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Impact fee moratorium proposed

By Staff | Feb 9, 2013

The Lee County Board of County Commissioners will decide on Tuesday whether to waive impact fees, except fire and EMS, for two years.

Commissioner John Manning is proposing the moratorium, which entails suspending the collection of impact fees in the upper categories, such as roads, schools and parks, to try to help encourage construction in Lee.

Impact fees are levied on new construction, both residential and commercial, and change-of-use or remodeling to pay for infrastructure maintenance and expansion that are required due to the new growth.

“It’s really to give the industry a little bit of a boost,” he said. “They’re starting to gain some momentum, and I want to keep that momentum going.”

According to Manning, there was a total of 278 single-family home permits issued in Lee County in 2011. Last year, there were 556 permits pulled.

“They’ve doubled, but it’s a small number,” he said, adding that the permit numbers in the county pre-recession were triple what they are now.

The moratorium requires that the commission reconvenes after the first year to review any available data. At the time, commissioners can decide if they wish to continue waiving the impact fees or bring the ordinance back.

“Except for school impact fees, it only affects unincorporated Lee County,” Manning added of the moratorium.

Commissioner Frank Mann has voiced opposed to the moratorium.

“I could not possibly be more opposed to such a concept,” he said Friday. “I think it would be devastating to Lee County, its citizens and taxpayers.”

According to Mann, the county would lose $8 million over two years.

“Desperately needed dollars to fund road projects, including Burnt Store in Cape Coral,” he said, adding that impact fees fund right-of-way costs.

“The school system will lose upwards of $10 million,” Mann said.

He called the impact fees “a mechanism of growth paying for growth.”

“That’s new residents who move into Lee County paying for their impact on our infrastructure,” Mann said, adding that existing residents, otherwise, will have to shoulder the costs. “Local citizens are going to have to pay for it.”

Commissioner Tammy Hall also took issue with the moratorium.

“I don’t agree with the proposal. I think there’s lots of other options,” she said Friday.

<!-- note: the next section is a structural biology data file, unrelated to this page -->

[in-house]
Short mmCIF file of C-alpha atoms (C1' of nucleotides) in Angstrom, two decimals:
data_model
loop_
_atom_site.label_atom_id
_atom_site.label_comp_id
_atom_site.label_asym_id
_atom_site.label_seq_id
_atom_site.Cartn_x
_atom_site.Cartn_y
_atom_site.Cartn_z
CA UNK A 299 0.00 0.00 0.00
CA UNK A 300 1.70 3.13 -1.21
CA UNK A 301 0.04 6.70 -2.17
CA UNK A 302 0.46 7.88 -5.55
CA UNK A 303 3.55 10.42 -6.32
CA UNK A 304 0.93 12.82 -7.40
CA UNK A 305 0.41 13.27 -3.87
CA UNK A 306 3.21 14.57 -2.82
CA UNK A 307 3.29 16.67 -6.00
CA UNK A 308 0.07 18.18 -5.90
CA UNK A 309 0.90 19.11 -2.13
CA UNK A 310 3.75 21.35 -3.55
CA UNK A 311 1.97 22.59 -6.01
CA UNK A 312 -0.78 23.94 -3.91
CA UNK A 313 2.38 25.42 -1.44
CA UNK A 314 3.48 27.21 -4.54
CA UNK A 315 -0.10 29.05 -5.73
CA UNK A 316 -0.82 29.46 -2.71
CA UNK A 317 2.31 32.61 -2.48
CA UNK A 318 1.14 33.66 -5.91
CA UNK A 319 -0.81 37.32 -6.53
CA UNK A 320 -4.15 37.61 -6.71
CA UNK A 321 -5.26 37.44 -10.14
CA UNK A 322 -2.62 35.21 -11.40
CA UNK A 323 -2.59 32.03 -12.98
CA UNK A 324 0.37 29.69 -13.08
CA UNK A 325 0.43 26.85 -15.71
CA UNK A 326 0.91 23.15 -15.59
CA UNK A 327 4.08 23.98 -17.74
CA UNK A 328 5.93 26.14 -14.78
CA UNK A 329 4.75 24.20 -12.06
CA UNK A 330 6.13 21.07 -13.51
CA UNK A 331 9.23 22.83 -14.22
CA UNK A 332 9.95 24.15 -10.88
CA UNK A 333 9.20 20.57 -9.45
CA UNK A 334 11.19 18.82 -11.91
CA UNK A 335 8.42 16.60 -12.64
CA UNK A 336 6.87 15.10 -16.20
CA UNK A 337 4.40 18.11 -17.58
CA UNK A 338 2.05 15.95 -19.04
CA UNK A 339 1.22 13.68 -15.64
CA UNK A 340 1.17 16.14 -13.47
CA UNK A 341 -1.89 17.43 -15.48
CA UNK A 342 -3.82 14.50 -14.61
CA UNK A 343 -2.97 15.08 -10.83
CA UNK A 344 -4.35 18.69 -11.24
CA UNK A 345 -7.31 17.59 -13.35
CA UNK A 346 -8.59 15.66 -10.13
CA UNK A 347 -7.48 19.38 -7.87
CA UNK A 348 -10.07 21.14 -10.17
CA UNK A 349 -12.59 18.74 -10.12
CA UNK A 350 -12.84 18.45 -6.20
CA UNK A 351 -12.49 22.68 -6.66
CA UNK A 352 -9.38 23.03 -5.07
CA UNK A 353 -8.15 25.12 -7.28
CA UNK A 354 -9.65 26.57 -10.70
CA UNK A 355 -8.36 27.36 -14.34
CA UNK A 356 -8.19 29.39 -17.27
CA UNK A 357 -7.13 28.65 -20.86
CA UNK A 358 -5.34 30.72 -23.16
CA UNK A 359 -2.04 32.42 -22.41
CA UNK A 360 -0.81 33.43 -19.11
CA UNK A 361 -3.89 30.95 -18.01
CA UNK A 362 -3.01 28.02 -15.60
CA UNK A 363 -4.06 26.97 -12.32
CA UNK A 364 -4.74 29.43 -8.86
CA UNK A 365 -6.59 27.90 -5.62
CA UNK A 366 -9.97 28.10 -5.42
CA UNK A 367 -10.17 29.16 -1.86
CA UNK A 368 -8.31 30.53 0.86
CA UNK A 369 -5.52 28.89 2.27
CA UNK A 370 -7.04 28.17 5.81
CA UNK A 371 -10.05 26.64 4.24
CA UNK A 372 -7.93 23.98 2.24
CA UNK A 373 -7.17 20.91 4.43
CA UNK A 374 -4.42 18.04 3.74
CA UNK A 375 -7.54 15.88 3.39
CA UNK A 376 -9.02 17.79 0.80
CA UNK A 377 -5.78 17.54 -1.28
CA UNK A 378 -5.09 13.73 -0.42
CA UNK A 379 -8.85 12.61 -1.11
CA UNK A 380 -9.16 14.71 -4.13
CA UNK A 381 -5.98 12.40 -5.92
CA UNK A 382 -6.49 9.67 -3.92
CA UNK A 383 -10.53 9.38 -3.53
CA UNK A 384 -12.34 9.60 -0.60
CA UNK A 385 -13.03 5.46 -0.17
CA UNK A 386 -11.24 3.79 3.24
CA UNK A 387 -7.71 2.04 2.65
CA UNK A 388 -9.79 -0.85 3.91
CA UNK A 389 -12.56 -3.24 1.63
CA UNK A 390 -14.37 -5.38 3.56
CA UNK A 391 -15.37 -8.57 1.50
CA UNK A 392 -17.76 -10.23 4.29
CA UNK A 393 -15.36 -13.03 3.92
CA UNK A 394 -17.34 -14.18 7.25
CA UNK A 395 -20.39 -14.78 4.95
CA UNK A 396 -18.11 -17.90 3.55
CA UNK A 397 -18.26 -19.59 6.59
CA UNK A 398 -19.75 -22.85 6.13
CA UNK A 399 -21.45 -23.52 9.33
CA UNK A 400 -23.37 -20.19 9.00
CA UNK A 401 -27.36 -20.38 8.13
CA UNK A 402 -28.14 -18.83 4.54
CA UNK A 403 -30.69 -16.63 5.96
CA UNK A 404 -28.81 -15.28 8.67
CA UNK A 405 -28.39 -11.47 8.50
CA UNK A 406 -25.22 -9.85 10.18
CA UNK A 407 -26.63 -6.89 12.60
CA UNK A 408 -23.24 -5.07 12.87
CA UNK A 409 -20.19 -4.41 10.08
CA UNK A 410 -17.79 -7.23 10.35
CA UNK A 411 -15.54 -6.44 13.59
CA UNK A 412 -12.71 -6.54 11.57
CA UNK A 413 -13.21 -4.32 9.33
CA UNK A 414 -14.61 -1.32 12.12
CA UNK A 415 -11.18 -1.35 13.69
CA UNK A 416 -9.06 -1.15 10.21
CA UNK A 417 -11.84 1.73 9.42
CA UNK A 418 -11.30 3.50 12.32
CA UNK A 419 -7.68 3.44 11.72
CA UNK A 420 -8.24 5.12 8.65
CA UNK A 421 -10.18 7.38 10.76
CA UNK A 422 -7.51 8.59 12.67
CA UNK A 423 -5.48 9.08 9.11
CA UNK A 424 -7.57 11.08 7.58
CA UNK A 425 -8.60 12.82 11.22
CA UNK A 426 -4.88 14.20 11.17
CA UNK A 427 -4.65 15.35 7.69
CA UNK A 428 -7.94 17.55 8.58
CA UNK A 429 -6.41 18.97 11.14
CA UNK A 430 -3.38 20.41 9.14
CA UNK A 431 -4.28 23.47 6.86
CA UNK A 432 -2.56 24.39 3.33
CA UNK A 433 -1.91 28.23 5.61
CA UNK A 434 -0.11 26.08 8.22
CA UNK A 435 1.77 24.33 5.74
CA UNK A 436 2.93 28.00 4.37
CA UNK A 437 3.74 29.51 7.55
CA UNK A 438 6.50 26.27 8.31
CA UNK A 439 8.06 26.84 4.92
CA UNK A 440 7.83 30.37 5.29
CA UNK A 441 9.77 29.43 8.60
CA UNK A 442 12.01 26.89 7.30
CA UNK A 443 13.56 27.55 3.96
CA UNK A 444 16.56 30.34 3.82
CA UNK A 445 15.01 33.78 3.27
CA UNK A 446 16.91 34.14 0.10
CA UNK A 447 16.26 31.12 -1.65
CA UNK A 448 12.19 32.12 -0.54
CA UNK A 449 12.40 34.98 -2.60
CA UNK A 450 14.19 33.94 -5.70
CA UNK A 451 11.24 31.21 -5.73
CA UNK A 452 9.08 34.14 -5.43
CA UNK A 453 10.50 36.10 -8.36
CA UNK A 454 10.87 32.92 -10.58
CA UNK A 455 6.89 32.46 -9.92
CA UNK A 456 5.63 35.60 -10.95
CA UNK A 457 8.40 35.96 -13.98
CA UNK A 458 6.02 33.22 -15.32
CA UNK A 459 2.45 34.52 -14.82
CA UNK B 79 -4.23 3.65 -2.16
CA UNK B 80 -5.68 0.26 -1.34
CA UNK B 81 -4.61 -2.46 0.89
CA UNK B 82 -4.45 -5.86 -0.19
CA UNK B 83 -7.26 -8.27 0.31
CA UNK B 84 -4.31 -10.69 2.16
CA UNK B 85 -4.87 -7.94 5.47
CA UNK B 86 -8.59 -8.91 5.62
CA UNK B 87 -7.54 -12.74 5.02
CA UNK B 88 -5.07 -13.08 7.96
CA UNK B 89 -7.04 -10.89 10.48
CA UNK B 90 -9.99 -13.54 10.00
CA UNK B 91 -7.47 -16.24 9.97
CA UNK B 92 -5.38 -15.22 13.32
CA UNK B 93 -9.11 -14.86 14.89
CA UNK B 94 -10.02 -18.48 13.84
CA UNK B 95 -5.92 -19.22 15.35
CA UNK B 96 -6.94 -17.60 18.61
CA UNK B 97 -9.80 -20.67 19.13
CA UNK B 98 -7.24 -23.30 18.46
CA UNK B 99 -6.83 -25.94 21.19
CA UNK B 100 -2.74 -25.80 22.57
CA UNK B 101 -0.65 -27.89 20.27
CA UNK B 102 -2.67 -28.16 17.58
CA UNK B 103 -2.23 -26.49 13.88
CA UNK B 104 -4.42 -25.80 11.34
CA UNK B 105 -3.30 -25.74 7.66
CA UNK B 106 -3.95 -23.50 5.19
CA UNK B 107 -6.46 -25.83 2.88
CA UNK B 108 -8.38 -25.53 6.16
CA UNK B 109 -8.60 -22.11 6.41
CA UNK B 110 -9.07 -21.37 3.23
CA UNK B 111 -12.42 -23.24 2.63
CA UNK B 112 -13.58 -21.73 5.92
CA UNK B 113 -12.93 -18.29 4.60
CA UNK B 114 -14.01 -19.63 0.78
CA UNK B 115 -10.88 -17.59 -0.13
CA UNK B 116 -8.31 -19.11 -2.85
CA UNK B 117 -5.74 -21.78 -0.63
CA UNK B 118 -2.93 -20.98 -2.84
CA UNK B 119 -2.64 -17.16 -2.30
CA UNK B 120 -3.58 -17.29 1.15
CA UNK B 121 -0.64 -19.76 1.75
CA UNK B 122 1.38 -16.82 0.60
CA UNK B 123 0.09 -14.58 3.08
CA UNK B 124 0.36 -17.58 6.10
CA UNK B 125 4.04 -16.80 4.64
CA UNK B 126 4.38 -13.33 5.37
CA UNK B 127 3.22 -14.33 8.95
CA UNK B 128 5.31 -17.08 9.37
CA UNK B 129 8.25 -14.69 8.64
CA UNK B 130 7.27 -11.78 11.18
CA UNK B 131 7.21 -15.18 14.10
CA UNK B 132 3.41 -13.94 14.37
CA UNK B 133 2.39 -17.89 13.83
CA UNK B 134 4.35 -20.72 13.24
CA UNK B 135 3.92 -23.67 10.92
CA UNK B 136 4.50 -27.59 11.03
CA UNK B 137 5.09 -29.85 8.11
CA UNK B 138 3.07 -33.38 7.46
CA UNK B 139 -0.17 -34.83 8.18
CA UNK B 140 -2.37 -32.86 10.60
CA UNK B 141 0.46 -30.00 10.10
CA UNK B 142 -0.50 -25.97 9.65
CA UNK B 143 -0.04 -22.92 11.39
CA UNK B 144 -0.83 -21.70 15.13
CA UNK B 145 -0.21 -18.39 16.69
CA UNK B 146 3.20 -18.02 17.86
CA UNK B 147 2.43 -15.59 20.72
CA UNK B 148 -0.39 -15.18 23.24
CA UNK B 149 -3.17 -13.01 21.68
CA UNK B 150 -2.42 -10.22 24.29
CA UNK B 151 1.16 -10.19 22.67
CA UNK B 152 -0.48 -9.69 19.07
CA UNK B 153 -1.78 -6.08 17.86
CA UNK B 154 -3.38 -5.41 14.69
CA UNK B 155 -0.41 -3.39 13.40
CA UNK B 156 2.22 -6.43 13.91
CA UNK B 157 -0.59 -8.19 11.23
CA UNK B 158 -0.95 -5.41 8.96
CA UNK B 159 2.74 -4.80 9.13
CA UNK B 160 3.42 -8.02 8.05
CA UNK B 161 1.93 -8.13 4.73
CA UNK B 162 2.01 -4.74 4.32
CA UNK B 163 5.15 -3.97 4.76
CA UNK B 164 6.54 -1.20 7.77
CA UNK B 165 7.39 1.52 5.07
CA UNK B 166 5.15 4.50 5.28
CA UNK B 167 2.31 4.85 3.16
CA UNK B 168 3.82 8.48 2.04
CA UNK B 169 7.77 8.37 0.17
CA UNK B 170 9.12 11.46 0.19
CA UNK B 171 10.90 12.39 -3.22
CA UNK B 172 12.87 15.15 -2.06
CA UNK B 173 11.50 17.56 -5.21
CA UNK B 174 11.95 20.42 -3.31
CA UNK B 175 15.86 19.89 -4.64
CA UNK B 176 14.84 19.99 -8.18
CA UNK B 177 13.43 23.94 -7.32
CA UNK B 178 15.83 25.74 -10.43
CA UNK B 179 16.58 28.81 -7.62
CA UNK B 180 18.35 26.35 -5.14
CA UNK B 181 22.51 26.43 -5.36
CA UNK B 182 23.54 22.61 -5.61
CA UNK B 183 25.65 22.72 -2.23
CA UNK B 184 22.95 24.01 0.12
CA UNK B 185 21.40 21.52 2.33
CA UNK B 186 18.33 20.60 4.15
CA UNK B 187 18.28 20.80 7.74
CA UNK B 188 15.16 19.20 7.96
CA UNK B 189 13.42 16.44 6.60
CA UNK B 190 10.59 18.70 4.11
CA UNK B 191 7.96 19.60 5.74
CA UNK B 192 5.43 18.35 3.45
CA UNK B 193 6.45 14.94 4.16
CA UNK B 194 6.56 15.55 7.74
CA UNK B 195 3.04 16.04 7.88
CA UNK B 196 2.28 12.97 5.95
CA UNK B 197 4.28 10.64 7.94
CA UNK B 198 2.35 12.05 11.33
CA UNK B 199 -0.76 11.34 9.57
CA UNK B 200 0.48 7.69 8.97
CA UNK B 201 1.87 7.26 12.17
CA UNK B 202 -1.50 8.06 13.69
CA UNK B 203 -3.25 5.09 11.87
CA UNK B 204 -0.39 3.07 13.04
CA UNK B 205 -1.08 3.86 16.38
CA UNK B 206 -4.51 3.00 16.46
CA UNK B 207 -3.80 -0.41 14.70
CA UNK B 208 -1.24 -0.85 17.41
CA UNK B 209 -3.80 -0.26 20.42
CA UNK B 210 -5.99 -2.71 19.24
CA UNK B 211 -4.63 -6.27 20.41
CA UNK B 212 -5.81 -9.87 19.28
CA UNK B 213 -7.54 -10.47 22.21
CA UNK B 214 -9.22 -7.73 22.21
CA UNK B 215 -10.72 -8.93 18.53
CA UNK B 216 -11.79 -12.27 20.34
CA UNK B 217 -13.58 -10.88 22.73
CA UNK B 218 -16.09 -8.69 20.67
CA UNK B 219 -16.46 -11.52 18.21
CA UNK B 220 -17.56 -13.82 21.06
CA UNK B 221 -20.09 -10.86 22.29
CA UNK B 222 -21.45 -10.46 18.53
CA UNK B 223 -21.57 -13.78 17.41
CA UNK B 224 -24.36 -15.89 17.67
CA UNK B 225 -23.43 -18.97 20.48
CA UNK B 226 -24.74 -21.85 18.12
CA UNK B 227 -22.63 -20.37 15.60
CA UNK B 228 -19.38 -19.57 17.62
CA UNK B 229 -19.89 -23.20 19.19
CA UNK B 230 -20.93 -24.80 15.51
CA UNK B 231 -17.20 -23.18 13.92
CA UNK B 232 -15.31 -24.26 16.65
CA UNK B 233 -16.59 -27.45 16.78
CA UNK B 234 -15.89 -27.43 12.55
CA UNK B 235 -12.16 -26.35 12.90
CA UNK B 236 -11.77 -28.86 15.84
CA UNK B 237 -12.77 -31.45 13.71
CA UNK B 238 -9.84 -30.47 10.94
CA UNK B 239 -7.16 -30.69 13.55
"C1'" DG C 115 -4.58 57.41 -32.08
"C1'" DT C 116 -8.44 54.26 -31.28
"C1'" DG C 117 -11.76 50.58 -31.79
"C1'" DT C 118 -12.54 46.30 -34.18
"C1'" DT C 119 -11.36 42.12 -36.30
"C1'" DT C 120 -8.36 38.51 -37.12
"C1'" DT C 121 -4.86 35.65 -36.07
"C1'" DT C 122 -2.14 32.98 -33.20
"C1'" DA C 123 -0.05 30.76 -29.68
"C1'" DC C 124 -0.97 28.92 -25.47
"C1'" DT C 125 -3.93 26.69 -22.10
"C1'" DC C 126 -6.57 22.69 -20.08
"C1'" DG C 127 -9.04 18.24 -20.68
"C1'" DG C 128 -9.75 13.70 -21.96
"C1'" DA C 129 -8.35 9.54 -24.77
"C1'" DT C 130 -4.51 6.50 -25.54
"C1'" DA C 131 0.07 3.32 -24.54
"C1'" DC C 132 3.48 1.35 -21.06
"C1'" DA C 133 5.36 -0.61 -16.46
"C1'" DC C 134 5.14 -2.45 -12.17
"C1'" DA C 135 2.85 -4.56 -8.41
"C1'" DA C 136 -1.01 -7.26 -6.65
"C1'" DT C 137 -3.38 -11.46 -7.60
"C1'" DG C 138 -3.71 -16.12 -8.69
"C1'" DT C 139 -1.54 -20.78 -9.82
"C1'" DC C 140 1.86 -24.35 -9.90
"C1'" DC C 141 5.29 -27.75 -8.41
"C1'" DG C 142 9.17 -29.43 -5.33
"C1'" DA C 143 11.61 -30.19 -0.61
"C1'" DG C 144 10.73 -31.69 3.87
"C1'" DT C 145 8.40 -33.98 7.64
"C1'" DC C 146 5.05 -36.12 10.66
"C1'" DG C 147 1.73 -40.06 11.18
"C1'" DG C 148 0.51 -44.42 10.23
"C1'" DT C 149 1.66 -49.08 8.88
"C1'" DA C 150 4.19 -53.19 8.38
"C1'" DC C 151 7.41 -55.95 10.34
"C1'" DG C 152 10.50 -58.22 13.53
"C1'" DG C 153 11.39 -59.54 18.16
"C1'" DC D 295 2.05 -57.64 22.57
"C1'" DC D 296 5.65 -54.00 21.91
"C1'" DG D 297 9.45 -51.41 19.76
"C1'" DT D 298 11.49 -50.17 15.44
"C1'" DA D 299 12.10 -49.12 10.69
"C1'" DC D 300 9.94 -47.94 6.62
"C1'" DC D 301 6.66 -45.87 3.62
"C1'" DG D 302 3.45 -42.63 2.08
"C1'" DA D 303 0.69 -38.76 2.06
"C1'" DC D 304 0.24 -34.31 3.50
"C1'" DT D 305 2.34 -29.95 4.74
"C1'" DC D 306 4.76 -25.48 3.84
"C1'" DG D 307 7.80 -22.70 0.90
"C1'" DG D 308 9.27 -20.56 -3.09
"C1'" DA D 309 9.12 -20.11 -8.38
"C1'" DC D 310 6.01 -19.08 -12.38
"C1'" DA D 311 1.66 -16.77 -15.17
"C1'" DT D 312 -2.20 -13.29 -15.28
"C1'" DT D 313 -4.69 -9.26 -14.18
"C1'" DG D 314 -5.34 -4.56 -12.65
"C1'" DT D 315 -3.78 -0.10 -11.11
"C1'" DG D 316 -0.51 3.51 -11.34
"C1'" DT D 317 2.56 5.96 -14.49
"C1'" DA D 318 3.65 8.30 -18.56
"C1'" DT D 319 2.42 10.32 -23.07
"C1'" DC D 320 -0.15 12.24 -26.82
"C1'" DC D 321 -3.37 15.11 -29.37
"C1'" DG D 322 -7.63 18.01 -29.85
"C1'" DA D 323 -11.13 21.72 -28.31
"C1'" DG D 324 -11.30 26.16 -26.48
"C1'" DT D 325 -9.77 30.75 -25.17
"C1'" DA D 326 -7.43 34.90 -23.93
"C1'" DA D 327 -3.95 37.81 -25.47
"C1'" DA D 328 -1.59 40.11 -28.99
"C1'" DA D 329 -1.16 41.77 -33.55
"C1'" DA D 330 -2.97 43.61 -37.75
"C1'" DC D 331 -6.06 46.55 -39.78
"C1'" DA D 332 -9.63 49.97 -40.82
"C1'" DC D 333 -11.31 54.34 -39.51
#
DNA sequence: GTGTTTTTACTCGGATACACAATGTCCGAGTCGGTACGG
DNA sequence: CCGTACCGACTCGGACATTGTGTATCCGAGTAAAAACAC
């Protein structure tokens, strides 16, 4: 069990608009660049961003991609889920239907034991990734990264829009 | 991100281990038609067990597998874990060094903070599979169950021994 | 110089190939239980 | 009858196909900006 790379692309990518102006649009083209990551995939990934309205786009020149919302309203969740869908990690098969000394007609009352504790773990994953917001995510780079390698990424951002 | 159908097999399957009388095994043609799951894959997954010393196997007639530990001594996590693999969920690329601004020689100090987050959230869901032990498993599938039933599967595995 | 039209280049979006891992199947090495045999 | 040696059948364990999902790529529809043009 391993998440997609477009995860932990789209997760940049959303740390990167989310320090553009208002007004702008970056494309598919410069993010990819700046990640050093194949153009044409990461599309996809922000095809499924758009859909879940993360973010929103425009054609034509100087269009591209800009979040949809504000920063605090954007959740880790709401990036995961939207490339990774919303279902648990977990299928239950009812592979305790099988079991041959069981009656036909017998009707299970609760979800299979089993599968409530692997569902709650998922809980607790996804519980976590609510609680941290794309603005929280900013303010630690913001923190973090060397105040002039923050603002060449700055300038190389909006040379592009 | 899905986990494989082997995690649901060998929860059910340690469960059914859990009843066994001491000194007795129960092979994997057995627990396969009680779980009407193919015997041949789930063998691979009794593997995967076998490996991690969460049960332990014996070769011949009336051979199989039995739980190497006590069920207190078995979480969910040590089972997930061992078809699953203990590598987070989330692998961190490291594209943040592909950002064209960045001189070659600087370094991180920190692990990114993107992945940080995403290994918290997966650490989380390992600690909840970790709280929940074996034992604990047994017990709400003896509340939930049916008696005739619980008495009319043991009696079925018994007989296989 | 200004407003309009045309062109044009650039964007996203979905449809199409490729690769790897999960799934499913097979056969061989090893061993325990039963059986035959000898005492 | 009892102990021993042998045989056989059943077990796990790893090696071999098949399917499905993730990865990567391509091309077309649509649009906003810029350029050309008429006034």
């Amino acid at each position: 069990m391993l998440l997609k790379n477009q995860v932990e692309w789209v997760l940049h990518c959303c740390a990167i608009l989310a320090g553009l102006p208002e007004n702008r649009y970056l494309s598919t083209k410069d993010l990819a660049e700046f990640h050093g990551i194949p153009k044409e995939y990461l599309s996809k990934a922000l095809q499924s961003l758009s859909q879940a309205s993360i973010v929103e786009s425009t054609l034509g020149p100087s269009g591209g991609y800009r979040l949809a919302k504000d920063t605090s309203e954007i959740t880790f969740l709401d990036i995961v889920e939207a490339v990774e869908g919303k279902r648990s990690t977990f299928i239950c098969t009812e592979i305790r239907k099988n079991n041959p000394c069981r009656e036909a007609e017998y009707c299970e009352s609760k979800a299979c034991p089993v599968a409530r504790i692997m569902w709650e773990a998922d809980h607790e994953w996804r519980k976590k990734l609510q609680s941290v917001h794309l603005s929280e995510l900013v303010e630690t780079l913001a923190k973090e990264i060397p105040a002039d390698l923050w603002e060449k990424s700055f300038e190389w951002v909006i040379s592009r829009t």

Hall cited targeting specific owner-occupied buildings and waiving the impact fees and reducing the impact fees for lower-income housing as examples.

“There’s a whole caveat of a la carte options that we could be involved in,” she said.

Though Hall does support equal opportunity growth for businesses.

“I don’t think the suspension will accomplish what we’re hoping it will accomplish,” she said.

“I haven’t seen where anyone has thought out the unintended consequences,” Hall added.

She pointed out the impact of eventually retracting the wavier and existing properties competing against new construction without the advantage.

“I think you’re going to see a glut of inventory on the market,” Hall said.

The construction and real estate industries, like the Cape Coral Construction Industry Association, have voiced support for the proposed moratorium.

“It is imperative that Lee County take every step available in the took kit to engage the building industry, increase housing development, which is paramount in our economic recovery, and lure companies and talent to our area,” Doreen Falcone, president of the Realtor Association of Greater Fort Myers and the Beach, wrote in a prepared statement released Friday.

“This measure is also a means to expand existing businesses and retain companies and industry sectors that were hit hard in the recession,” she stated.

Falcone noted that competing counties have waived fees with success.

Mann disagreed with the logic in terms of new home construction.

“The whole concept from the building industry is wrong – dead wrong,” he said. “People are already starting to build again even with the impact fees.”

When the fees were at their highest, the county was issuing permits.

“There’s no relation between impact fees and permit issuance,” Mann said.

Manning has previously tried to address the county’s impact fees.

He once made a motion to invoke a moratorium across the board and also made one to reduce the fees by 25 percent. Neither were supported.

The previous commission finally agreed to an impact feed study.

“The study came back and said you need to reduce fees minimally by 27 percent,” Manning said.

As a result, the board voted to cut impact fees in the areas of medical, construction and remodeling. They have been in place for about a year.